Saturday, May 30, 2020

"As I Have Mentioned Dogs, I Might Add That My Fondness for Them Led to the Discovery of the Murderer"

"Poor Joe."
By Henry Herbert Knibbs (1874-1975).
First appearance: The Popular Magazine, June 20, 1920.
Short short story (9 pages).
Online at Comic Book Plus (HERE; select page 48 from the dropdown menu).
     "I had been detailed to repair flooring and stairs and watch an Irish setter that seemed to be out of sorts. A rather tame assignment, I thought."

. . . but with traces of crime gradually rising to the surface as time passes, this "rather tame assignment" takes a sinister turn; ultimately, it remains for a mute witness to point out the murderer . . .

Major characters:
~ "Poor Joe":
  "No one knew his name. Because of his constant reiteration of poverty and his apparent destitution, he was known as 'Poor Joe'."
~ Cullen:
  ". . . the man detailed on the case . . ."
~ "the chief":
  "Just forget you ever had anything to do with this office."
~ Spencer, the narrator:
  ". . . I did feel as though someone had tied a handkerchief over my eyes and told me to 
sit still and wait until I found out why I had been blindfolded."
~ Mr. Sperry:
  "Do you like dogs?"
~ Miss Stark:
  ". . . I think she had resented my calling at the front door."
~ John Stark:
  "The door closed and a big, swarthy man in corduroys and carrying a shotgun questioned 
my presence with a keen glance and a quick shifting of his eyes to the woman."
~ Sheila:
  "She seemed to want to tell me something—or, at least, that is what I thought then. I am positive of it now."
Typo: "It was about to glance round".

- Hercule Poirot also had to deal with a mute witness to unveil a concealed murder (IMDb HERE) and (SPOILERS: Wikipedia HERE).
- Henry Herbert Knibbs's short fiction career started out near the top in The Smart Set in 1914 and ran for 28 more years until 1942, the majority of his stories appearing in The Popular Magazine, Adventure, and Short Stories, with only a few of them featuring his continuing cowboy series characters The Tonto Kid (1934-35) and Slim Akers (same). FictionMags's thumbnail: "Poet and novelist. Born in Clifton, Ontario; died in La Jolla, California."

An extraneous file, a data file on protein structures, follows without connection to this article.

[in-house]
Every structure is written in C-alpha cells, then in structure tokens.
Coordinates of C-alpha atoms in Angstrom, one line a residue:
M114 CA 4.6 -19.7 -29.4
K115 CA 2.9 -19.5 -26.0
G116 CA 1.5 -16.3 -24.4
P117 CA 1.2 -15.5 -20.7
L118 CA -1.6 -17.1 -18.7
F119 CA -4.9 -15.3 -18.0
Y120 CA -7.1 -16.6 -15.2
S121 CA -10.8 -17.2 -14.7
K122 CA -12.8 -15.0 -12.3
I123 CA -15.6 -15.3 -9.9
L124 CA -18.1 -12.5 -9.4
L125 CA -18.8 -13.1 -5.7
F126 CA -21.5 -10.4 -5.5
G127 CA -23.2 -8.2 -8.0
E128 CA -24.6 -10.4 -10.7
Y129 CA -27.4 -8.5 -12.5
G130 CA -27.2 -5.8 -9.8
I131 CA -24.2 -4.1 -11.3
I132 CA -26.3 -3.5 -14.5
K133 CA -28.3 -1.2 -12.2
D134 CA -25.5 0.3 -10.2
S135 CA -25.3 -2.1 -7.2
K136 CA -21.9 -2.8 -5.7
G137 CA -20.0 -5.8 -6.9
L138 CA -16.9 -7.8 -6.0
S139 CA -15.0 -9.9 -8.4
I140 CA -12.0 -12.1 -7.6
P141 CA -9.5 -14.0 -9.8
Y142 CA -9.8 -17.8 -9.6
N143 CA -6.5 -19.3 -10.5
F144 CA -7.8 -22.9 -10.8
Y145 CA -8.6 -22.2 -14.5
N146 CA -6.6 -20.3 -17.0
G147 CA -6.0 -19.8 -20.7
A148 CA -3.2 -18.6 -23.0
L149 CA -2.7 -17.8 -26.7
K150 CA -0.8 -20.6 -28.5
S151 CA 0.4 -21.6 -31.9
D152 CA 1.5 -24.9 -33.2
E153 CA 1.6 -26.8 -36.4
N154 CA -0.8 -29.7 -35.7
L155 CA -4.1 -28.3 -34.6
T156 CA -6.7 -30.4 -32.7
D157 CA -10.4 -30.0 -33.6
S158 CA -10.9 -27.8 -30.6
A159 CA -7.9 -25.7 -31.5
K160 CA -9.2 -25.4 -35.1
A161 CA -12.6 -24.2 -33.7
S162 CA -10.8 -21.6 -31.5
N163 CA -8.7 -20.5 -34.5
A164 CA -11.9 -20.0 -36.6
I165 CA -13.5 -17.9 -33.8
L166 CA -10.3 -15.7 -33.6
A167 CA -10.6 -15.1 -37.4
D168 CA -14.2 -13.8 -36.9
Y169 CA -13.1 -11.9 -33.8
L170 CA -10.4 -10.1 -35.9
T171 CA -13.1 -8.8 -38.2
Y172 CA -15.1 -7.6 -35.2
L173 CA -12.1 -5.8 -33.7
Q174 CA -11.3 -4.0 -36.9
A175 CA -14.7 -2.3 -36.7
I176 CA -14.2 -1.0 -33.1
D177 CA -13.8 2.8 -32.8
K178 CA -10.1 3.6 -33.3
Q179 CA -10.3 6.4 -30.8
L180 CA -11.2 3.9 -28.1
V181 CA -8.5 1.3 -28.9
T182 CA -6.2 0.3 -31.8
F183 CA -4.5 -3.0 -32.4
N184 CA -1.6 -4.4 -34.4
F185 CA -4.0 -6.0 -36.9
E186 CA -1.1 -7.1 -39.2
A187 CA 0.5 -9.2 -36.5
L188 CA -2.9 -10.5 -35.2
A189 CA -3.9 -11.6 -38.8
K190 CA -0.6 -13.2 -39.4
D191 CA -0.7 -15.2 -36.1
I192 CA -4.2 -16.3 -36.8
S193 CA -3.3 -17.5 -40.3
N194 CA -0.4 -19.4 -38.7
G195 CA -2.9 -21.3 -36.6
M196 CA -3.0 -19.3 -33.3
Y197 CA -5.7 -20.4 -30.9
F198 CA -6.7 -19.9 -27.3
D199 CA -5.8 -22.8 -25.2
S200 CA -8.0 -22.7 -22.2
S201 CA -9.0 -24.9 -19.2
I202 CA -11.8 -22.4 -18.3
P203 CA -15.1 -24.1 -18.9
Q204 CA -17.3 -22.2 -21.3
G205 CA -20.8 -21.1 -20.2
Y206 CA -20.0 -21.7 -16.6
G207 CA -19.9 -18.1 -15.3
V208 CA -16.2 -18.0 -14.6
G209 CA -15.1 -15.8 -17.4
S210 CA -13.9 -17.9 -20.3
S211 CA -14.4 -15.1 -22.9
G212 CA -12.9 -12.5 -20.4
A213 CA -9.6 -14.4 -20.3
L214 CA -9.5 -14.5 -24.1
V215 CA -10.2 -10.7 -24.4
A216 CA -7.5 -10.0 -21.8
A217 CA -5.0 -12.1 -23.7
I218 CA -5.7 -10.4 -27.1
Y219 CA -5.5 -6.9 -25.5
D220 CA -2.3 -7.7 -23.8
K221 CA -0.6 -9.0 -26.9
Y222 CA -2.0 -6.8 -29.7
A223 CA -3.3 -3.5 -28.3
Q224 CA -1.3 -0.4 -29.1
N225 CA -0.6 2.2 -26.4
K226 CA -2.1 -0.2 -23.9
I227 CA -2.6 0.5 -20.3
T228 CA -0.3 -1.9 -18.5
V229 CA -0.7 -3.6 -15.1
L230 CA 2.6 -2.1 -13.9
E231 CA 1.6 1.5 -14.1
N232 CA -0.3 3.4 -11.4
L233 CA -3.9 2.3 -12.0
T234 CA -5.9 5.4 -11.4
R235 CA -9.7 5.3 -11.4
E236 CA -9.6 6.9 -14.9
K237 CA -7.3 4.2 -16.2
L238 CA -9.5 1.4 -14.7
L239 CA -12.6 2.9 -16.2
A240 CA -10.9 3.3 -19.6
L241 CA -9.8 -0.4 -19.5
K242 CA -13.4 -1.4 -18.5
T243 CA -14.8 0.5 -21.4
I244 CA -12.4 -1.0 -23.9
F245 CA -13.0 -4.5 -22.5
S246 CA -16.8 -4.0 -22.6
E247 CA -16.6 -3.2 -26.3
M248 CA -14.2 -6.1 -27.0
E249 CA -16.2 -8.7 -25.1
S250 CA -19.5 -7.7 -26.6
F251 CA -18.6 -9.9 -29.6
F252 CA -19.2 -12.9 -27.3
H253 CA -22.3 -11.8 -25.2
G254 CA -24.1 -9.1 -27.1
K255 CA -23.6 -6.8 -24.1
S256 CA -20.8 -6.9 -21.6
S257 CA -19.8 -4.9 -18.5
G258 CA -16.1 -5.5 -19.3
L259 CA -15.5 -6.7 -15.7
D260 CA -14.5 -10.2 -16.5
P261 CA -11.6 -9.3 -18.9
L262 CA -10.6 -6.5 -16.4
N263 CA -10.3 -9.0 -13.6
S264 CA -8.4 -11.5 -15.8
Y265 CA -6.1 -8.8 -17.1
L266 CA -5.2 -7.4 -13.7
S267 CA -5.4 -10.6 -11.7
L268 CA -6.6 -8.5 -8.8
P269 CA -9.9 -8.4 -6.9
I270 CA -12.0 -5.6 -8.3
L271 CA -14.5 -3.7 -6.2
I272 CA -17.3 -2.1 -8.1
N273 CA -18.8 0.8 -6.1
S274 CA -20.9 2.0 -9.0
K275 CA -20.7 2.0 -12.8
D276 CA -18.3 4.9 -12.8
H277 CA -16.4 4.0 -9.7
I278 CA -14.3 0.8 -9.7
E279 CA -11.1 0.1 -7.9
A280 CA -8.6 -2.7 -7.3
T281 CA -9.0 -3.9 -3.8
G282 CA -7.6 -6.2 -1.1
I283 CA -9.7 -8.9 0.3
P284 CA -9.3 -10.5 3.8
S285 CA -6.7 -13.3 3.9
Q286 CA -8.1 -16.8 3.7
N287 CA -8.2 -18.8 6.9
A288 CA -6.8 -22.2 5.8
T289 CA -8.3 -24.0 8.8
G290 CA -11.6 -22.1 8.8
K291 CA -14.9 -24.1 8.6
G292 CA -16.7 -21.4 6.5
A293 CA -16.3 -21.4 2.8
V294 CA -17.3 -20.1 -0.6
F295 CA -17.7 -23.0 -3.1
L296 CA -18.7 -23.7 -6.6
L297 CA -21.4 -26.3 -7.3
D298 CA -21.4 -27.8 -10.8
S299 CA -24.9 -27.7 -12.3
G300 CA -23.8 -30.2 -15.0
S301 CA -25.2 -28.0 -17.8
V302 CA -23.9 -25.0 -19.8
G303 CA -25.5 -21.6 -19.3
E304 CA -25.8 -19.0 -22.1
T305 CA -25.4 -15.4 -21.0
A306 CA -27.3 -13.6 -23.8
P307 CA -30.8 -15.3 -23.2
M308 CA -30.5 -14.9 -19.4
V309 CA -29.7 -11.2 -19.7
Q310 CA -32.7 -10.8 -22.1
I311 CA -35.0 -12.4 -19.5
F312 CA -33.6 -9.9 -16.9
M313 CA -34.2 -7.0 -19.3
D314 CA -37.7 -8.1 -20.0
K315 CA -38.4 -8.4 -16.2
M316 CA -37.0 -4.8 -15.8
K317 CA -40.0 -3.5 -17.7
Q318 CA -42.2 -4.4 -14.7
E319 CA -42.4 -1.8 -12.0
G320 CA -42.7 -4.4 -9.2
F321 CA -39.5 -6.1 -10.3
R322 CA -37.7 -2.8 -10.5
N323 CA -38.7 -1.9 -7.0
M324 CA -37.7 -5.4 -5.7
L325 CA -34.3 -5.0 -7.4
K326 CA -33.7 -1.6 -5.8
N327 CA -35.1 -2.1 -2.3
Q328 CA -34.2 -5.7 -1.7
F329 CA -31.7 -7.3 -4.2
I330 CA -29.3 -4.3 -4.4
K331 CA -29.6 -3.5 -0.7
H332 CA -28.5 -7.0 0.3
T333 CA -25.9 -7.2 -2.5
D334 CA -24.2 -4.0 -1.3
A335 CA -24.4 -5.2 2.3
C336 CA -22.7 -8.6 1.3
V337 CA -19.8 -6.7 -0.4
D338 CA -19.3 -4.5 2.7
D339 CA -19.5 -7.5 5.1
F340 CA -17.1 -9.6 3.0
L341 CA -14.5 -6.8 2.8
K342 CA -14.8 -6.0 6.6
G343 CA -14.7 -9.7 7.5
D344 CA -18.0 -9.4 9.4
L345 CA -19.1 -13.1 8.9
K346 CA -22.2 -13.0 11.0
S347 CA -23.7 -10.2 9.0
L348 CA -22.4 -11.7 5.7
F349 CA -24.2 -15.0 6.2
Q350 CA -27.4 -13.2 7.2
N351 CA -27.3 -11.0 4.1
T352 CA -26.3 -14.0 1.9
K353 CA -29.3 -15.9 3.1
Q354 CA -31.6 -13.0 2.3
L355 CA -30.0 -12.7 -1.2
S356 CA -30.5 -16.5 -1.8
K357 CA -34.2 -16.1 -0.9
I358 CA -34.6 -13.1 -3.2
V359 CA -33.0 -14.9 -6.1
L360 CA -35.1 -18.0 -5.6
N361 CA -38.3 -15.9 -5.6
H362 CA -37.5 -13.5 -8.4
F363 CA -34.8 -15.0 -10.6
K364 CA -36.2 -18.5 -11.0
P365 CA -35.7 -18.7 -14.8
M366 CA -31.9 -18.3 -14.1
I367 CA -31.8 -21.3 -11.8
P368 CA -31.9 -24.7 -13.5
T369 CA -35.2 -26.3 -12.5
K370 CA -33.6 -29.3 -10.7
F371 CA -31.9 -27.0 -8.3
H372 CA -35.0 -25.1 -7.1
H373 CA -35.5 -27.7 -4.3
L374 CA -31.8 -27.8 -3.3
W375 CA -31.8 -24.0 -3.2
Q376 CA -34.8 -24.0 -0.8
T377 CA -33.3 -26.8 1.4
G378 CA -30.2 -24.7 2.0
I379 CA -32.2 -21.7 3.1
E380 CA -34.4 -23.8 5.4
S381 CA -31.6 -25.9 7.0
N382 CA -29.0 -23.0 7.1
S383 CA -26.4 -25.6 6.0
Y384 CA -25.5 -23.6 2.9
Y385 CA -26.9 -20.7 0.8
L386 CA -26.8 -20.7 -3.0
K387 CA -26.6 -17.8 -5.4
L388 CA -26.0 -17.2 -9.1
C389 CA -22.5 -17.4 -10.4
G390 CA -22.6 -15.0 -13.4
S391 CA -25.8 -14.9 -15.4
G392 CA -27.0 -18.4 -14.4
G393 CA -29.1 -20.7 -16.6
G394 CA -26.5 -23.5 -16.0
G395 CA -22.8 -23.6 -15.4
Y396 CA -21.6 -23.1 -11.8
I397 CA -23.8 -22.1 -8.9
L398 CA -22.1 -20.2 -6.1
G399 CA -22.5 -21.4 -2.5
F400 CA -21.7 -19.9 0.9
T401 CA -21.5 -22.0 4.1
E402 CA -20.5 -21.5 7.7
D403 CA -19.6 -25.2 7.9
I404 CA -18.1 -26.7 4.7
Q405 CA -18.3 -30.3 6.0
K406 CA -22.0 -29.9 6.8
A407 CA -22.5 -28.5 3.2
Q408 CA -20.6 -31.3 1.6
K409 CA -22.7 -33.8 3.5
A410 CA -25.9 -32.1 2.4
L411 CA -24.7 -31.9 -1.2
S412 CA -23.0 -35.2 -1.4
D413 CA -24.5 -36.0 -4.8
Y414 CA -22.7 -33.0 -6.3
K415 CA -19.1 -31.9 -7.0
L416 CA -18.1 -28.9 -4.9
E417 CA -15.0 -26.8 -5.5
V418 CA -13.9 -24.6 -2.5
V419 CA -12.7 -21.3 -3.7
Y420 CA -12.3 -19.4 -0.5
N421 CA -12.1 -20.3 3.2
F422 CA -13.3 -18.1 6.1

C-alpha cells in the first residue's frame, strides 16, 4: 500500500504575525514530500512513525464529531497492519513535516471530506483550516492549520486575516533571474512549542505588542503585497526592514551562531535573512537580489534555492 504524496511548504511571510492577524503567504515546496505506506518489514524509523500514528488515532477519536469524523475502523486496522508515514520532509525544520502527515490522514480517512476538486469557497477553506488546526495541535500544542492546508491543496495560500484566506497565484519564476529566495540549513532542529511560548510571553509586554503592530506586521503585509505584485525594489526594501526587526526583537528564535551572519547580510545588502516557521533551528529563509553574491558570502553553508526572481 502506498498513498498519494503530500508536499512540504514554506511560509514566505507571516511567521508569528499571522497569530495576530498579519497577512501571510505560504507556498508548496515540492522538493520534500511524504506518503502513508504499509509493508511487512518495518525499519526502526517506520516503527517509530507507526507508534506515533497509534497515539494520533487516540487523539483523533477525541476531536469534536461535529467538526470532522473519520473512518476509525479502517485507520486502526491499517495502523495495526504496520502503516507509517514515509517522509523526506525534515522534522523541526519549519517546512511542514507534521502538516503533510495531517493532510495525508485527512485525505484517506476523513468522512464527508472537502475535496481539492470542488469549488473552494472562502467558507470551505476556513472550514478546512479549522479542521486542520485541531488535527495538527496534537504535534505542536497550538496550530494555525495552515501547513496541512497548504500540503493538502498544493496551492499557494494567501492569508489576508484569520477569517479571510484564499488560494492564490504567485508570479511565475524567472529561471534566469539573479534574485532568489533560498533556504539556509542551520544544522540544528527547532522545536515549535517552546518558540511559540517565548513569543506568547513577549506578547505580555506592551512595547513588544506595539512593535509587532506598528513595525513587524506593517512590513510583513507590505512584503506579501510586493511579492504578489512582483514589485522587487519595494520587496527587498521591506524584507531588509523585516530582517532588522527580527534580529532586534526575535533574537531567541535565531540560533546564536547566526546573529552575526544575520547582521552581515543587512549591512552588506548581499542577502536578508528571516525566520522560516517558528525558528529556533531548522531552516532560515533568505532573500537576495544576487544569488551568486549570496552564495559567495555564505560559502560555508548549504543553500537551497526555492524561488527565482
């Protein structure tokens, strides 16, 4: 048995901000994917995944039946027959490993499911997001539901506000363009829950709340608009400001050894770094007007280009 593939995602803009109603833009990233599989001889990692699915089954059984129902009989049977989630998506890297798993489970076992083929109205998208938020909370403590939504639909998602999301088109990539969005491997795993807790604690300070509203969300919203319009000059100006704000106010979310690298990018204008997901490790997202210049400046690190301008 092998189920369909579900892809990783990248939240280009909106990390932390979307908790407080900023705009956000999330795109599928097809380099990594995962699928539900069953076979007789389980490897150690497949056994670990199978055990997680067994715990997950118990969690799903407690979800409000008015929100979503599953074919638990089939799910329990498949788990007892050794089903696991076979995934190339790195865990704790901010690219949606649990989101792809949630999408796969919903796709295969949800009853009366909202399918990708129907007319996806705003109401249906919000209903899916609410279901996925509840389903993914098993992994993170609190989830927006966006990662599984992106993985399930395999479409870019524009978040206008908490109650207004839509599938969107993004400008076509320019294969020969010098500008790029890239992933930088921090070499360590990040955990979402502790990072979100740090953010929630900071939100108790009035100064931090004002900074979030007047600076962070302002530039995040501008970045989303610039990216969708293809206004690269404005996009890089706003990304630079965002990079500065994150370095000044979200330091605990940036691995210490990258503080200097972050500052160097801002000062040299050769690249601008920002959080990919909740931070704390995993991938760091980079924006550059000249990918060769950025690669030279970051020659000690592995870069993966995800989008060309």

Wednesday, May 27, 2020

"In That Instant, a Terrible Surge of Fear Came Over Him at the Thought of Killing His Own"

"The Fastest Draw."
By Larry Eisenberg (1919-2018).
(a.k.a. "The Marvelous Marshal").
Illustration by [George] Schelling (born 1938; HERE).
First appearance: Amazing Stories, October 1963.
Reprints page (HERE).
Short story (9 pages).
Online at (HERE).
     "I guess it never can come out just exactly as I want it to."

When there's an empty place in your soul it's hard to fill it . . .

Principal characters:
~ Amos Handworthy:
  "I have a very vivid imagination."
~ Manny Steinberg:
  "Already he was becoming aware of the depression that followed his engineering triumphs."
~ The Marshal:
  ". . . stared at him out of sightless painted blue eyes, his mechanical hand resting 
stolidly on his gun."
Typos: "Many had lost interest"; "the Marshal become's".
- "the Mephisto waltz": "The Mephisto Waltzes are four waltzes composed by Franz Liszt from 1859 to 1862, from 1880 to 1881, and in 1883 and 1885. Nos. 1 and 2 were composed for orchestra, and later arranged for piano, piano duet and two pianos, whereas nos. 3 and 4 were written for piano only. Of the four, the first is the most popular and has been frequently performed in concert and recorded." (Wikipedia HERE).
- Unlike many science fiction/fantasy writers, Lawrence Eisenberg actually had scientific training, so it isn't surprising that his best-known character was a boffin:

  "Many of Eisenberg's stories feature his character Professor Emmet Duck-
worth, a research scientist and two-time winner of the Nobel Prize. Duck-
worth's 'bright ideas seem great at first but always end in disaster' with 
one of the professor's many inventions being 'an addictive aphrodisiac 
clocking in at 150,000 calories per ounce—along with a propensity to turn those taking it into walking bombs.' A number of the Duckworth stories 
were collected in Eisenberg's short story collection, The Best Laid Schemes, published in 1971 by MacMillan." (Wikipedia HERE). Also see the SFE (HERE) and the ISFDb (HERE).


Saturday, May 23, 2020

"My Dear Sweet Wife Murdered Me This Noon"

HERE IS ANOTHER engrossing narrative from that impossible crime specialist Joseph Commings, as a would-be murderer and her paramour encounter a . . .

"Ghost in the Gallery."
By Joseph Commings (1913-92).
First appearance: Ten Detective Aces, July 1949.
Collected in Banner Deadlines (2004).
Short story (11 pages).
Online at (HERE).
(Note: Text is badly faded but readable.)
     "I killed him! I'm rid of him, Borden! I did! I did!"

Somebody's been killed all right, but he isn't the only one . . .